[An essay on winter and ageing from a few years back for my readers in the northern hemisphere. Rug up, enjoy. (Unfortunately WordPress won’t transfer the endnotes from the original essay for some reason. Not to worry.)]
(…) vivere tota vita discendum est et, quod magis fortasse miraberis, tota vita discendum est mori.
(One has to learn to live throughout life, and, which might surprise you even more, throughout life learn to die).
– Seneca, De brevitate vitae (c. 49 CE)
It is as though all of life is a spiral searching its own core, and in the center is a peace that encompasses all and asks nothing further.
– Wilson van Dusen, The Natural Depth In Man, p.59
(…) ‘like a frigate, I am filled with a thousand souls’ (Melville) – life is always a solo voyage in a vessel whose bottom is guaranteed to rust away eventually and may, in fact, fall out at any moment.
– Edwin S. Shneidman, Deaths Of Man,,p. 63
Age is opportunity no less
Than youth itself, though in another dress,
And as the evening twilight fades away
The sky is filled with stars, invisible by day.
– H.W. Longfellow, 1874
Last scene of all,
That ends this strange eventful history,
Is second childishness and mere oblivion,
Sans teeth, sans eyes, sans taste, sans everything.
– Shakespeare, As You Like It
Emperor Wu asked Bodhidharma, “What is the first principle of the Holy Teaching?”
Bodhidharma said, “Vast emptiness, nothing holy.”
The Emperor said, “Who is this confronting me?”
Bodhidharma said, “I don’t know.”
– In: Robert Aitken, The Gateless Barrier. The Wu-Men Kuan (Mumonkan), p. 35
And so, resting, in winter. Night coming on now
a cold westerly across the dam’s dark water
(the fresh cleanness of this cutting air)
gather it all up now as the wind sighs
through the fine hair of the casuarinas:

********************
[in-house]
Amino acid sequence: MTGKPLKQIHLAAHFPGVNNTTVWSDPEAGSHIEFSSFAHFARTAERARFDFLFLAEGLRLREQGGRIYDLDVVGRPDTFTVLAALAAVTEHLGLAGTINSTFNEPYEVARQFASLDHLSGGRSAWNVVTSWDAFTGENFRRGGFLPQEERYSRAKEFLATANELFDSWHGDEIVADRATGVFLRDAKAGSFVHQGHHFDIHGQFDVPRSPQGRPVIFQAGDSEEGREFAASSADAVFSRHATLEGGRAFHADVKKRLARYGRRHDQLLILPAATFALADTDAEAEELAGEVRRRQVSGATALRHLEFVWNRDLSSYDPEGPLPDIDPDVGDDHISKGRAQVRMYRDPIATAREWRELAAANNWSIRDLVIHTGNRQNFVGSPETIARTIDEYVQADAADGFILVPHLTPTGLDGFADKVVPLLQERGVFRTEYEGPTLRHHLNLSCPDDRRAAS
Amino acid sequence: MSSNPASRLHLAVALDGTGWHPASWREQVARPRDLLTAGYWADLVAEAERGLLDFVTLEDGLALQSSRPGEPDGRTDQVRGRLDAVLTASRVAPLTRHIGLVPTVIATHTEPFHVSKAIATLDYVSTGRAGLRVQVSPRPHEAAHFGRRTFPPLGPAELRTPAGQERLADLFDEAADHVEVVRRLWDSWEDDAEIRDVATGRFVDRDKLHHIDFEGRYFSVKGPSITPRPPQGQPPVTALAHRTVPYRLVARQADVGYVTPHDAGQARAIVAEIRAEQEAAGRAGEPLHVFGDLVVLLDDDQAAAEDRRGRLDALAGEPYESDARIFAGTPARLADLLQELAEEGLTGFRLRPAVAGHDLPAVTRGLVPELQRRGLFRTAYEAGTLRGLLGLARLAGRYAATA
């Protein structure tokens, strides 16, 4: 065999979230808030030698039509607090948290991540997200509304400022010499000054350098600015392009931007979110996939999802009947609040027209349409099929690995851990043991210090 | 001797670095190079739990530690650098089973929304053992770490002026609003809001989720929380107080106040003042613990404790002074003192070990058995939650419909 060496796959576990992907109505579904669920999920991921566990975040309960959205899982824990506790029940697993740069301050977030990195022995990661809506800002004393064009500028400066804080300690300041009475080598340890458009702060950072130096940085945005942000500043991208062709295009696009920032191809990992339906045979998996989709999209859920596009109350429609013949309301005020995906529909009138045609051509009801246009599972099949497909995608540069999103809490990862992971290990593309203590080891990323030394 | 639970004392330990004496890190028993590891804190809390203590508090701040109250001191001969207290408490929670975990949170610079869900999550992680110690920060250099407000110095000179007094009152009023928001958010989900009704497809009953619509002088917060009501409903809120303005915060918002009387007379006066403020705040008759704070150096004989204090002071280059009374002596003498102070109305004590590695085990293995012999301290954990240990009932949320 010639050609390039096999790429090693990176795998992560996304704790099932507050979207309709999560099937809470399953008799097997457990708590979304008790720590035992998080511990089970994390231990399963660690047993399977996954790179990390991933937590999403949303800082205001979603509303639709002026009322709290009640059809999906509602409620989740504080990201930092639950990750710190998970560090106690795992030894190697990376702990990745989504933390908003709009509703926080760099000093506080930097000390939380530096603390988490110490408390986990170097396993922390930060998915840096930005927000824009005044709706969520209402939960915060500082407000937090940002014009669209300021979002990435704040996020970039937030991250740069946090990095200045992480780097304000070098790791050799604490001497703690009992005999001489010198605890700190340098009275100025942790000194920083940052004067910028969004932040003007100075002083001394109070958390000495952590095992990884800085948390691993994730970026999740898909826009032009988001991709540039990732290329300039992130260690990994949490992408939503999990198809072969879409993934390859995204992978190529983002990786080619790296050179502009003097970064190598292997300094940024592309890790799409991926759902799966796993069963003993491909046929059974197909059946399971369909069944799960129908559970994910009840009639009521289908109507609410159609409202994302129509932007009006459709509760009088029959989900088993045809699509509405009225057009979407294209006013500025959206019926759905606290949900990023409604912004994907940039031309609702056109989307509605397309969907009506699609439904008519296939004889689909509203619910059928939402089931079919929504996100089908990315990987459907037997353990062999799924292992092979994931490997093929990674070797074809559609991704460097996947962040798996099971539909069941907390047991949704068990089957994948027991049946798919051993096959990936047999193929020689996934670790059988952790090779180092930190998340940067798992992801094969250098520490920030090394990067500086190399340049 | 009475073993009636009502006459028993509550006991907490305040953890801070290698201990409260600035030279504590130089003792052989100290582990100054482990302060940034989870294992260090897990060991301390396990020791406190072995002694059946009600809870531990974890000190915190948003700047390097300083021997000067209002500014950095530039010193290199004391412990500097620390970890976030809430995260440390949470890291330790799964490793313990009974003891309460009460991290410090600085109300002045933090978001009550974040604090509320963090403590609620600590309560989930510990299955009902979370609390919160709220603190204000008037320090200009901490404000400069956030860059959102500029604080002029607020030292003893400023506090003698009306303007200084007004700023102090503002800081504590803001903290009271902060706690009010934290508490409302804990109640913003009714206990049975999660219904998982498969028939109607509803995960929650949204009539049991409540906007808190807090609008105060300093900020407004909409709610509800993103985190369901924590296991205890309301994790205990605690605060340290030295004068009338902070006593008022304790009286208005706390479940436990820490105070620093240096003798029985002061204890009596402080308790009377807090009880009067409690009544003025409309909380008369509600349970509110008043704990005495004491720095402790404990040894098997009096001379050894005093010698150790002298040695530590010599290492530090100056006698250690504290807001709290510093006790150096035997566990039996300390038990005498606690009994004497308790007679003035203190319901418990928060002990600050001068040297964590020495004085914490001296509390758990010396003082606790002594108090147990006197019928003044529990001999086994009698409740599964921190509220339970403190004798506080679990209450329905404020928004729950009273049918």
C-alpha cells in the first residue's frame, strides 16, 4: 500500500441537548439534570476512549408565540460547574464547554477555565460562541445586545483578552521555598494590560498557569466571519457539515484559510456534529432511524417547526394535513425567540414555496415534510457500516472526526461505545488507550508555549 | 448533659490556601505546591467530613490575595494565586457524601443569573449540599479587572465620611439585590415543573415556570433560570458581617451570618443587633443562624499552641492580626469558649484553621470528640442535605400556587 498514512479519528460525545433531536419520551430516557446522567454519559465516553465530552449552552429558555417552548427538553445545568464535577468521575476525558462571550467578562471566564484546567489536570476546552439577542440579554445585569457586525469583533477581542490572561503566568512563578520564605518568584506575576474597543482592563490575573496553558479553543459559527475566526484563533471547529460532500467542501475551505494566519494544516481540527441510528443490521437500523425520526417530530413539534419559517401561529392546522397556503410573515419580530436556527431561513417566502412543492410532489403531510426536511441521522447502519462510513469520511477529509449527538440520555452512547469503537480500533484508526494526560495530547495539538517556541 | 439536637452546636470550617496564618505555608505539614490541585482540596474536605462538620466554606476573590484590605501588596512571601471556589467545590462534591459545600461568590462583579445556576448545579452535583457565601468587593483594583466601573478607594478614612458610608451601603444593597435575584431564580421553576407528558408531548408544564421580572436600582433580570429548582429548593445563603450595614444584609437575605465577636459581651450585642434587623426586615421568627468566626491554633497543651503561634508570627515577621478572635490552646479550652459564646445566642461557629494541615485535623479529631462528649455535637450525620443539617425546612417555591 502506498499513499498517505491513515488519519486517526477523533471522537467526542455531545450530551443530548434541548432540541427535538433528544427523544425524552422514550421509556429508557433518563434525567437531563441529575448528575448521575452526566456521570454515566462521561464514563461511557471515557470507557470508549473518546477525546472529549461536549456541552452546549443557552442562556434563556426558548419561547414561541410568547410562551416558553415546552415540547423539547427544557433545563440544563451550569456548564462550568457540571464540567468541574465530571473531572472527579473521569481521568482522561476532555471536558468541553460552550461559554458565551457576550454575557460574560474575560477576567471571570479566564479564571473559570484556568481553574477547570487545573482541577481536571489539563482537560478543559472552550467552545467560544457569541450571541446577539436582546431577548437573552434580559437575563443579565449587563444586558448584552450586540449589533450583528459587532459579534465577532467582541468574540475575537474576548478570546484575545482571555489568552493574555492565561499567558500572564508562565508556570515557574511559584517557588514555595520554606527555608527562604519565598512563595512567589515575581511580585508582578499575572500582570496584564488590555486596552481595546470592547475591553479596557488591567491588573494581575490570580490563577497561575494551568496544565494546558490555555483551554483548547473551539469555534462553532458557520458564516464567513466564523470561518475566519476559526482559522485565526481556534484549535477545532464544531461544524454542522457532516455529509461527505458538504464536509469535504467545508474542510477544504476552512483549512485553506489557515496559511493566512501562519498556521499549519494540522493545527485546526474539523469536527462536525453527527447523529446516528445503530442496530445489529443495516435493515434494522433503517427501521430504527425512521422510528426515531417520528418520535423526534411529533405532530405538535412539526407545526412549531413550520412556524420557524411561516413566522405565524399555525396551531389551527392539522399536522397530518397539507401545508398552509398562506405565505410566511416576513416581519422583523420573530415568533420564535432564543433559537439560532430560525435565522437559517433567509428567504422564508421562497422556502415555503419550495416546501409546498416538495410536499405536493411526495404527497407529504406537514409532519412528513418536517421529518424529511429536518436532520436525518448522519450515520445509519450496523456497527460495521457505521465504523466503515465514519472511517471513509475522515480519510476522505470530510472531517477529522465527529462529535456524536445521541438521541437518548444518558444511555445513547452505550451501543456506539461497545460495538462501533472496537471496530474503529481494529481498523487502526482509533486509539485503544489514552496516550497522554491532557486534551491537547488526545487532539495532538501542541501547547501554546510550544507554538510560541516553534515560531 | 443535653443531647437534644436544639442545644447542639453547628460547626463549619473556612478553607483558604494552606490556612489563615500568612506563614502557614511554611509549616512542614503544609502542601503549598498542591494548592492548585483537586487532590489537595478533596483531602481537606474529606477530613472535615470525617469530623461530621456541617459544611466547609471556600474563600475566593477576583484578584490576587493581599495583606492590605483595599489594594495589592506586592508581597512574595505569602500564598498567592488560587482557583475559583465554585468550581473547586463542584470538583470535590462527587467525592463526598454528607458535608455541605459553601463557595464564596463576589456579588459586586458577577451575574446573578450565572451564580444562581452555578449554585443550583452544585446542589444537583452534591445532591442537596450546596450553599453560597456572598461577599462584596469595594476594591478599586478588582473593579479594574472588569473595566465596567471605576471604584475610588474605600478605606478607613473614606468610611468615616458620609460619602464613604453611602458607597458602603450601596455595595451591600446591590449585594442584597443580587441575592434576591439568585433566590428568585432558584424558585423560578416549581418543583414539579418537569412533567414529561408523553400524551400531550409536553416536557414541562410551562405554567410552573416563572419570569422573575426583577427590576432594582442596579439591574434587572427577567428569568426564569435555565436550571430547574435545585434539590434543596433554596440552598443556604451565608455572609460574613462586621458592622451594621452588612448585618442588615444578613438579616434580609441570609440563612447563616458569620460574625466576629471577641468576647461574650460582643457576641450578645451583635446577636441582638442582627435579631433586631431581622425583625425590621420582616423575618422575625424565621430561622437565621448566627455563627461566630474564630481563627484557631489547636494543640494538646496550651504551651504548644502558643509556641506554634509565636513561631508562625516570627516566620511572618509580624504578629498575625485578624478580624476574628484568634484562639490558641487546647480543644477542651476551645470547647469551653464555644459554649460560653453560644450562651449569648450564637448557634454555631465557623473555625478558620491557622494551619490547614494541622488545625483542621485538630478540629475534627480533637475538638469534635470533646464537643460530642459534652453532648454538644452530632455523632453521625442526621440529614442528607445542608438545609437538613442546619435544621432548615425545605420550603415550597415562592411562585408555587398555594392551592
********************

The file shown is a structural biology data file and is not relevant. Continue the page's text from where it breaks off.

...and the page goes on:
the last apples, Chinese gooseberries, persimmons
the fat sun stored on moist black boughs
a mellow silence upholds like water
the wine fermented beginning to settle
and clear, the cellar full
of beautifully imperfect fruit,
nobbly root crops nourishing
the year’s inward turning
time of star-cold soil
preparing for another spring
This written, reading, in winter, it is a strange kind of warm pleasure to later recognize Virgil’s similarity of response. It is a mellow-wine-by-the-fire kind of pleasure to be in touch with a mentor, an elder, a kindred spirit over two thousand years, as gusts of the cold westerlies sigh around the house here at ‘Gundungurra’ in Bundanoon. Virgil was a poet whom Dante made his guide to the sinister Underworld of his midlife crisis. A poet born in the autumn of 70 BCE in a country ditch to the master’s daughter who had married beneath her station. This poor man had worked hard and prospered, as then did his poet son who, although he became rich and famous and owned several houses, was simultaneously ‘always close to the soil’ and yet a wanderer whose first and last poems both deal with ‘weary exiles travelling slowly through a hostile world in search of a home.’ What can it mean to resonate with a poet across the millennia? Such existential ambivalence, that certain being-at-home in a place and yet, finally, inwardly, utterly, never completely ‘at home…’
The following passage is found in the first book of his eminently practical treatise on agriculture, the Georgics (37-30 BCE). He is perhaps one of the first poets to establish the winter trope of cool climate poetics, that specific notion of ‘winter cheer’ unknown to hotter regions: winter as a ‘lazy’ resting time, a gleaning and gathering-in time, an enjoyment of the worked-for harvest, a time of turning inwards, a sense of arriving home, an inner, warm active time within the outer coldness.
(…) Hiems ignava colono.
frigoribus parto agricoloae plerumque fruuntur
mutuaque inter se laeti convivia curant.
invitat genialis hiems curasque resolvit,
ceu pressae cum iam portum tetigere carinae,
puppibus et laeti nautae imposuere coronas.
(Winter is the farmer’s lazy time.
In this chill time farmers enjoy their gains,
And feast together in merry companies.
Winter cheer invites, dispelling care;
As when, the laden ships have at last reached harbour
And their happy crews crowned the sterns with garlands.)